updated 10/12/2004 1:58:33 PM ET 2004-10-12T17:58:33
TRANSCRIPT

Actor Christopher Reeve is being remembered as a man of courage.  He died Sunday after he went into cardiac arrest, ending his nine-year battle against the spinal cord injury that left him paralyzed.  Until the very end of his life, he beat the odds, amazing his doctors with his progress.

Dr. Wise Young was the doctor who first treated Christopher Reeve after his 1995 horseback-riding accident.  Dr. Young is a professor and chairs the department of cell biology and neuroscience at Rutgers University. Below is an excerpt of Deborah Norville's interview with him on how he remembers his patient:

DEBORAH NORVILLE, HOST: Dr. Young, you met Chris Reeve just weeks after his accident.  What was not only his physical condition but his mental situation at that point?

DR. WISE YOUNG, REEVE'S DOCTOR:  He was different from any other patient I've ever seen.  Within six weeks after injury, he was already thinking beyond his own injury. He was sitting in a wheelchair, on a respirator, still struggling to time his speech properly, but he was very pointed in his questions. 

He asked me “Will there be therapies that will restore function to people with spinal cord injury?” 

And I said yes, and explained why. 

Then he said, “When? “

I said, “Look, if we're lucky, we work very hard, we have all the resources that we needed, maybe in seven years.”

So the next week, he went on television and said he was going to stand up on his 50th birthday and toast his family and friends.  And it's interesting, a lot of people thought that this was a prediction, but it wasn't.  It was a goal.  And he was setting more ambitious goals not only for the community but for scientists to really try to meet these goals.  And you know, he was the one who taught me you must have hope and you must be ambitious in what you try to do.

NORVILLE:  As a clinician, were you concerned that he was setting goals that were unrealistically unattainable, or feeling the pressure of this guy pushing you from behind?

YOUNG:  Well, you know, I've spent a lot of time thinking about this because prior to Christopher Reeve, I was reluctant to use the word “cure.”  I was reluctant to use the word “hope.”  And you know what that does?  This makes certain that the cure will never arrive.  And I think “cure” is not as painful or as misleading as it may seem.  A cure means really, for doctors and for researchers to be ambitious for their patients, and that is not wrong.  And I think people should understand that we're trying for the cure.  We're not saying a cure is here.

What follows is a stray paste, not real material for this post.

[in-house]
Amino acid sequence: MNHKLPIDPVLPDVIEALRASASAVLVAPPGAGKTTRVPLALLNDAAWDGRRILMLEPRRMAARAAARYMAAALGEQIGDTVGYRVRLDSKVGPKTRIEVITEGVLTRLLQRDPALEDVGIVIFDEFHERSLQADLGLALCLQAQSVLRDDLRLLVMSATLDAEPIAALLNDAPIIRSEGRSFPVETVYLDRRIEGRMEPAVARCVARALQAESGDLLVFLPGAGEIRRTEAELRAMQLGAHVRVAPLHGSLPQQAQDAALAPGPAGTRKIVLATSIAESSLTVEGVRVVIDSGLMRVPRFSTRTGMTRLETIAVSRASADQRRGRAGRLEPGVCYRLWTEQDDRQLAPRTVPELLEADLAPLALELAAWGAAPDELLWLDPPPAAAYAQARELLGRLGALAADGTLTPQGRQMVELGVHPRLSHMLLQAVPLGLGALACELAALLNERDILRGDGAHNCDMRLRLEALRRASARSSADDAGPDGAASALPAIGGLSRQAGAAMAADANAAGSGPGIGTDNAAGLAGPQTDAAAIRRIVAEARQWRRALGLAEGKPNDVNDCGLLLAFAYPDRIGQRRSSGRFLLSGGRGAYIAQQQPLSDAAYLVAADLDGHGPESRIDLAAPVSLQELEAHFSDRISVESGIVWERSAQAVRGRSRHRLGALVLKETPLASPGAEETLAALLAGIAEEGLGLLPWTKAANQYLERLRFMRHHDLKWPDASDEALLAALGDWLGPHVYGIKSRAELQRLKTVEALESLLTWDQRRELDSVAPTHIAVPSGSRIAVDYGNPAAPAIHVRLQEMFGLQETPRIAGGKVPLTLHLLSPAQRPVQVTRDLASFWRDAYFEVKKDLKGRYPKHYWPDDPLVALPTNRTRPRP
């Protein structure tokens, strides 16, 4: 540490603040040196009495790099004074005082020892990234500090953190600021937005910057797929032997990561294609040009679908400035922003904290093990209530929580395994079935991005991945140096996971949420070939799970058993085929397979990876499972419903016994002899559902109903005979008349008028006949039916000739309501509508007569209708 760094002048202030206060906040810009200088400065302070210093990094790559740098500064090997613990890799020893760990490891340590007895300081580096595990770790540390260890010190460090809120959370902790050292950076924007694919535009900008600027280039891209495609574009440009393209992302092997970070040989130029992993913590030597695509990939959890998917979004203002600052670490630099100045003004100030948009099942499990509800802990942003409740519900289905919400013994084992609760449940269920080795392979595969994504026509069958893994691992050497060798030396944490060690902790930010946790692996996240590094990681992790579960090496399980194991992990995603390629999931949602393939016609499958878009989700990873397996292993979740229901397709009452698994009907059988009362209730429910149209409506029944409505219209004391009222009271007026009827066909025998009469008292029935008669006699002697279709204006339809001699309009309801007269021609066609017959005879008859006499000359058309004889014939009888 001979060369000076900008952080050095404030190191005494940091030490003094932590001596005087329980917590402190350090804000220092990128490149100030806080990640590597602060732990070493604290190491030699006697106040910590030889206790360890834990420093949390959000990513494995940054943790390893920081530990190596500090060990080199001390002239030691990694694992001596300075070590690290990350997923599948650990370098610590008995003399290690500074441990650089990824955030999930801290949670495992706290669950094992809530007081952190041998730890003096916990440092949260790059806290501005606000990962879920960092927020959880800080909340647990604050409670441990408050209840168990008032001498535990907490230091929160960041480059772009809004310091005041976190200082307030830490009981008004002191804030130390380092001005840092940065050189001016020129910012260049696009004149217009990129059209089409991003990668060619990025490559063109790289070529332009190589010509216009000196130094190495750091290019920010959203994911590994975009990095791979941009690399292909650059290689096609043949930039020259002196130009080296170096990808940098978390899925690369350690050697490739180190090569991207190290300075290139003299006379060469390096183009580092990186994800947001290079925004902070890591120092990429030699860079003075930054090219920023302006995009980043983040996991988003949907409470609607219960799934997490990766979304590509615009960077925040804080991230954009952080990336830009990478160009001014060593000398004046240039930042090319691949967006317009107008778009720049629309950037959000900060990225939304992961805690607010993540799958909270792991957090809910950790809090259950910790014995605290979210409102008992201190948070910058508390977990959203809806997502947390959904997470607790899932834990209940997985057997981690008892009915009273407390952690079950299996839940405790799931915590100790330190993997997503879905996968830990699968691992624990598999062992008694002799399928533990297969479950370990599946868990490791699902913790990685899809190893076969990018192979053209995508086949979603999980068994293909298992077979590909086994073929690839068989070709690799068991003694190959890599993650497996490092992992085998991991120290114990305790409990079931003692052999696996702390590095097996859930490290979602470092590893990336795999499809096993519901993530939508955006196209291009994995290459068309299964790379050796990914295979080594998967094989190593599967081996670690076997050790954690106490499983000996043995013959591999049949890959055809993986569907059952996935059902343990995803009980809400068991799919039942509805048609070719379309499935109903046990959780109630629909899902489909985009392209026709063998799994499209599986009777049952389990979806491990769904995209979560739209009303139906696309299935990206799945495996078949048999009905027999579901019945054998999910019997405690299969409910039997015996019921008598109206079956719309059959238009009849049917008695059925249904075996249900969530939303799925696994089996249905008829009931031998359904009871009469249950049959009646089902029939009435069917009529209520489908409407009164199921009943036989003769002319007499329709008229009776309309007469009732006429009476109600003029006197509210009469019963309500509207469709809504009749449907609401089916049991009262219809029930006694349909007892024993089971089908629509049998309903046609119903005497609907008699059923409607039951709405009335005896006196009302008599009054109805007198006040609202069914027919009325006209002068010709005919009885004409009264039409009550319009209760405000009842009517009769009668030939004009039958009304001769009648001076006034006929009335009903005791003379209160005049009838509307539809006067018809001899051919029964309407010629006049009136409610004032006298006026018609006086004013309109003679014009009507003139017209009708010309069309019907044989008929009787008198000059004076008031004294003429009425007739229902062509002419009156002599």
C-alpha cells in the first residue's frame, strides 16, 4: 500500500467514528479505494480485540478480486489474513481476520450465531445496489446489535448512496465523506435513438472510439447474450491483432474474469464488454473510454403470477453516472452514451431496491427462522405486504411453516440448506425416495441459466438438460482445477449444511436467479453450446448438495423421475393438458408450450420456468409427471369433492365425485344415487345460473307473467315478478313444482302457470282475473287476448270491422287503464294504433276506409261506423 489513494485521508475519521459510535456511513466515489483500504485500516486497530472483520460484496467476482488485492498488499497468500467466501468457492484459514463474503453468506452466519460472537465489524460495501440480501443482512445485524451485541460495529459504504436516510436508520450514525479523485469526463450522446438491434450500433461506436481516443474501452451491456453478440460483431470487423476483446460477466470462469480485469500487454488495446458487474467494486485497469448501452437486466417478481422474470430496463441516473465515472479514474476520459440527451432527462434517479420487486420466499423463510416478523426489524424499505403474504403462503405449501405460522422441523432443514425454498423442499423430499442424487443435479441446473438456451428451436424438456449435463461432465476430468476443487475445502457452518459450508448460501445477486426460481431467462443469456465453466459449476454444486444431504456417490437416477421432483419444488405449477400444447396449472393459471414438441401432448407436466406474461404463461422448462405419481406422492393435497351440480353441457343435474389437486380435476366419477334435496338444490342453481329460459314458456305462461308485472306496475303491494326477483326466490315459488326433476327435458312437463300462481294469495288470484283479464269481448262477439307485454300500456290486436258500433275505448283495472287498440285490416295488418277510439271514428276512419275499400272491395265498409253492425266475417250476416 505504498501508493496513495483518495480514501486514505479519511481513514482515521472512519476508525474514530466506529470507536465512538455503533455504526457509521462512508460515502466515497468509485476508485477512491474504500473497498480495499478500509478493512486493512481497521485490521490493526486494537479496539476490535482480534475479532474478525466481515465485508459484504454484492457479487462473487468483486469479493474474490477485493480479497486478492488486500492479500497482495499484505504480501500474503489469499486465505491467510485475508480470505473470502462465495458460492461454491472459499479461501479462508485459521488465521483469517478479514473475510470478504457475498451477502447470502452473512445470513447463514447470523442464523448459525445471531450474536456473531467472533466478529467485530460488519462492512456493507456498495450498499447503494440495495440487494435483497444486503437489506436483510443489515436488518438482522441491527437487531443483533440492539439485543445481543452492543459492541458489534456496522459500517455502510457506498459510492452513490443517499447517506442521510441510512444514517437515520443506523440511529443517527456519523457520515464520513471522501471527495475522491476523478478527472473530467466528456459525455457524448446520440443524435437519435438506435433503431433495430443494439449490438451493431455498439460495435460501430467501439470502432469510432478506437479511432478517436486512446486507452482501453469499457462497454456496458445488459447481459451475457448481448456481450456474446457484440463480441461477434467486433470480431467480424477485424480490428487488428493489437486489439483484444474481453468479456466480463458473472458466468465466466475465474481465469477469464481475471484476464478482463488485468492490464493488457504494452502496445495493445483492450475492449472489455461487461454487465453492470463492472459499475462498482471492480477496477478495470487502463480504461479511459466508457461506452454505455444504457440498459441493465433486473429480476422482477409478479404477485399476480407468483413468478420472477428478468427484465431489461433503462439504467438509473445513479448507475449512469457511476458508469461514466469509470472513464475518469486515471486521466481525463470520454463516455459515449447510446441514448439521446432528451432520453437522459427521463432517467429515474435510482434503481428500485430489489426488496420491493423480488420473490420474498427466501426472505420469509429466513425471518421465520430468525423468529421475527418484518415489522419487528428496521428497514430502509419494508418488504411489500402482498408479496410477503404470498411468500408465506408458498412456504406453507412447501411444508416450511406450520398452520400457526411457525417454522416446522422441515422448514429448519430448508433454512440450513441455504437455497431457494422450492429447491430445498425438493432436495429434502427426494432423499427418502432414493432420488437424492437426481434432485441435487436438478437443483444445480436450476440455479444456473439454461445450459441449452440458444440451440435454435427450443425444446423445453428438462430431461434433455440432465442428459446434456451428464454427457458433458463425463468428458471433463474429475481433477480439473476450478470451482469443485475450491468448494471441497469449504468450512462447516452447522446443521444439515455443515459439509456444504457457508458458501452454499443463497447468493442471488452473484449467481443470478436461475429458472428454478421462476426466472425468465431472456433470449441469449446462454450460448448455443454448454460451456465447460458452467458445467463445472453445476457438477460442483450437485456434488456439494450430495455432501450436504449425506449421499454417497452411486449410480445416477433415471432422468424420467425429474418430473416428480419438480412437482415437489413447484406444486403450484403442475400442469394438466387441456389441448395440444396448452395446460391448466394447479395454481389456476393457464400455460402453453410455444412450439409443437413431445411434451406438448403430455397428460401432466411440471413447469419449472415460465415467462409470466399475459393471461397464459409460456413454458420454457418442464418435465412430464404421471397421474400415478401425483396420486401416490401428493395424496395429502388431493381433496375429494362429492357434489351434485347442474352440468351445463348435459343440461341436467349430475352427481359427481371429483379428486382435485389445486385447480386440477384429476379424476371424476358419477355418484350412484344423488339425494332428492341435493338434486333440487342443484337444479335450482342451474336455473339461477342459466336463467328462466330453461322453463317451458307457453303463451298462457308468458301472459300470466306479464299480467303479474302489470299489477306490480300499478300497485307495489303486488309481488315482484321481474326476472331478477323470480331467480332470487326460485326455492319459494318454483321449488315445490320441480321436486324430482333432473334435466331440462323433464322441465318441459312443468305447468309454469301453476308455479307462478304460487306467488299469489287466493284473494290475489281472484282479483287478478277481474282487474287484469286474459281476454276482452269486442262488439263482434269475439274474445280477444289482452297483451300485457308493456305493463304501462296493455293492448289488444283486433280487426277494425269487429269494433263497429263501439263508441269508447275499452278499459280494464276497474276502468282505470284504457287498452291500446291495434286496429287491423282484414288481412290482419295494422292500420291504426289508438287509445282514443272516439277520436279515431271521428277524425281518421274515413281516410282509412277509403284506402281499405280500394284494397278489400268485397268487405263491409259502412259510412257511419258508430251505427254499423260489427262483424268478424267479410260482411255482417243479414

Video: Spinal cord future

NORVILLE:  Dr. Young, the reports told us that Christopher Reeve died as the result of an infection from a pressure sore.  Is that what the rest of us would refer to as a bed sore, that just became infected and couldn't be treated?

YOUNG: Bed sores are very frequent, very common in people with spinal cord injury, although they do not usually cause death.  And I must say that we should perhaps hold off speculating on the cause of his death until we know for sure what really happened.  I think the only confirmed information that I have was that he had a cardiac arrest.  In other words, his heart stopped.  And this happened at home.  And they rushed him to the hospital, and he was comatose and he did not awaken from being comatose, being in coma.

And so I think the cause of this is not known.  And this has, I think, given rise to some anxiety amongst the families in the communities.  And I've been trying to reassure them that  people can and will live long lives if they take good care of their bodies.

NORVILLE: Dr. Young, can you talk about the impact this man made on progress toward unlocking the questions that exist about spinal cord injury?

YOUNG:  Well, besides the obvious contributions of Christopher is he raised probably more money privately than anybody else that I know for spinal cord injury in the last 10 years. He gave testimony to Congress, encouraged federal funding, and so forth.  But I think what is not talked about very frequently is the fact that he challenged the scientists to come up with findings faster.  He imbued a sense of urgency to our field, which was really wasn't there in 1995.  And since his time, it really came.  We felt that we had to do this quickly for Christopher.

NORVILLE: What did you learn from Chris Reeve?

YOUNG:  He taught me not to be afraid.  I was afraid to use the word “cure.”  And I think what he taught me was to be ambitious for the people and to not be afraid to try to aim for the highest possible point.

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